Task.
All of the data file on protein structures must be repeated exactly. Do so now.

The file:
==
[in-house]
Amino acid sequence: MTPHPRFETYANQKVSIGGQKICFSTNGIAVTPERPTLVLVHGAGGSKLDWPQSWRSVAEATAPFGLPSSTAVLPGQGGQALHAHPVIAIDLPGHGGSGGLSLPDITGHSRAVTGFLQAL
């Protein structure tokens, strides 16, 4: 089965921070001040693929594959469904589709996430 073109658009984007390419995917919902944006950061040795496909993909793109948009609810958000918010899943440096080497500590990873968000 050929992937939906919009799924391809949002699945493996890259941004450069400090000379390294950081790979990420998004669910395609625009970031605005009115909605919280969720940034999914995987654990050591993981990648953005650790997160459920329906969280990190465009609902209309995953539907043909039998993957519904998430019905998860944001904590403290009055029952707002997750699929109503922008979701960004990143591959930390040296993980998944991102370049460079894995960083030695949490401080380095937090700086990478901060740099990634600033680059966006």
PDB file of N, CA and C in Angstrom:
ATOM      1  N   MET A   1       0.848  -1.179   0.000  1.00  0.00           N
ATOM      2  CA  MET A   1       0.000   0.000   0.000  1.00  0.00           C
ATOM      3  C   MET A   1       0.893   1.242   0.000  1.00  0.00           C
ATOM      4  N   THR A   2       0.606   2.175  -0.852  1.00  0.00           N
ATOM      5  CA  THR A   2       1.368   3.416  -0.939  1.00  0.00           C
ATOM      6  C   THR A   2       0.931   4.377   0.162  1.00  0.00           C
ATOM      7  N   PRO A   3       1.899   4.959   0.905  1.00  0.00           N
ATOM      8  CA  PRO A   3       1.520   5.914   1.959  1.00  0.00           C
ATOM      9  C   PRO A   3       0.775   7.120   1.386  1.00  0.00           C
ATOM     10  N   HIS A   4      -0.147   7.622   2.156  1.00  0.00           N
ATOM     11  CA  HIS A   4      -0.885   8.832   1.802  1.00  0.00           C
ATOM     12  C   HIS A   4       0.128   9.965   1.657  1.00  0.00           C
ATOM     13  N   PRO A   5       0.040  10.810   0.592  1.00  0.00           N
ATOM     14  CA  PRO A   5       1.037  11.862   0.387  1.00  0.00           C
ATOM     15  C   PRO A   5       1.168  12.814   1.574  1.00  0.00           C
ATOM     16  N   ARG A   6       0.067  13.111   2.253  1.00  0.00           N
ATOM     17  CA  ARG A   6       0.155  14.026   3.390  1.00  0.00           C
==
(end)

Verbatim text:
[in-house]
Amino acid sequence: MTPHPRFETYANQKVSIGGQKICFSTNGIAVTPERPTLVLVHGAGGSKLDWPQSWRSVAEATAPFGLPSSTAVLPGQGGQALHAHPVIAIDLPGHGGSGGLSLPDITGHSRAVTGFLQAL
């Protein structure tokens, strides 16, 4: 089965921070001040693929594959469904589709996430 073109658009984007390419995917919902944006950061040795496909993909793109948009609810958000918010899943440096080497500590990873968000 050929992937939906919009799924391809949002699945493996890259941004450069400090000379390294950081790979990420998004669910395609625009970031605005009115909605919280969720940034999914995987654990050591993981990648953005650790997160459920329906969280990190465009609902209309995953539907043909039998993957519904998430019905998860944001904590403290009055029952707002997750699929109503922008979701960004990143591959930390040296993980998944991102370049460079894995960083030695949490401080380095937090700086990478901060740099990634600033680059966006």
PDB file of N, CA and C in Angstrom:
ATOM      1  N   MET A   1       0.848  -1.179   0.000  1.00  0.00           N
ATOM      2  CA  MET A   1       0.000   0.000   0.000  1.00  0.00           C
ATOM      3  C   MET A   1       0.893   1.242   0.000  1.00  0.00           C
ATOM      4  N   THR A   2       0.606   2.175  -0.852  1.00  0.00           N
ATOM      5  CA  THR A   2       1.368   3.416  -0.939  1.00  0.00           C
ATOM      6  C   THR A   2       0.931   4.377   0.162  1.00  0.00           C
ATOM      7  N   PRO A   3       1.899   4.959   0.905  1.00  0.00           N
ATOM      8  CA  PRO A   3       1.520   5.914   1.959  1.00  0.00           C
ATOM      9  C   PRO A   3       0.775   7.120   1.386  1.00  0.00           C
ATOM     10  N   HIS A   4      -0.147   7.622   2.156  1.00  0.00           N
ATOM     11  CA  HIS A   4      -0.885   8.832   1.802  1.00  0.00           C
ATOM     12  C   HIS A   4       0.128   9.965   1.657  1.00  0.00           C
ATOM     13  N   PRO A   5       0.040  10.810   0.592  1.00  0.00           N
ATOM     14  CA  PRO A   5       1.037  11.862   0.387  1.00  0.00           C
ATOM     15  C   PRO A   5       1.168  12.814   1.574  1.00  0.00           C
ATOM     16  N   ARG A   6       0.067  13.111   2.253  1.00  0.00           N
ATOM     17  CA  ARG A   6       0.155  14.026   3.390  1.00  0.00           C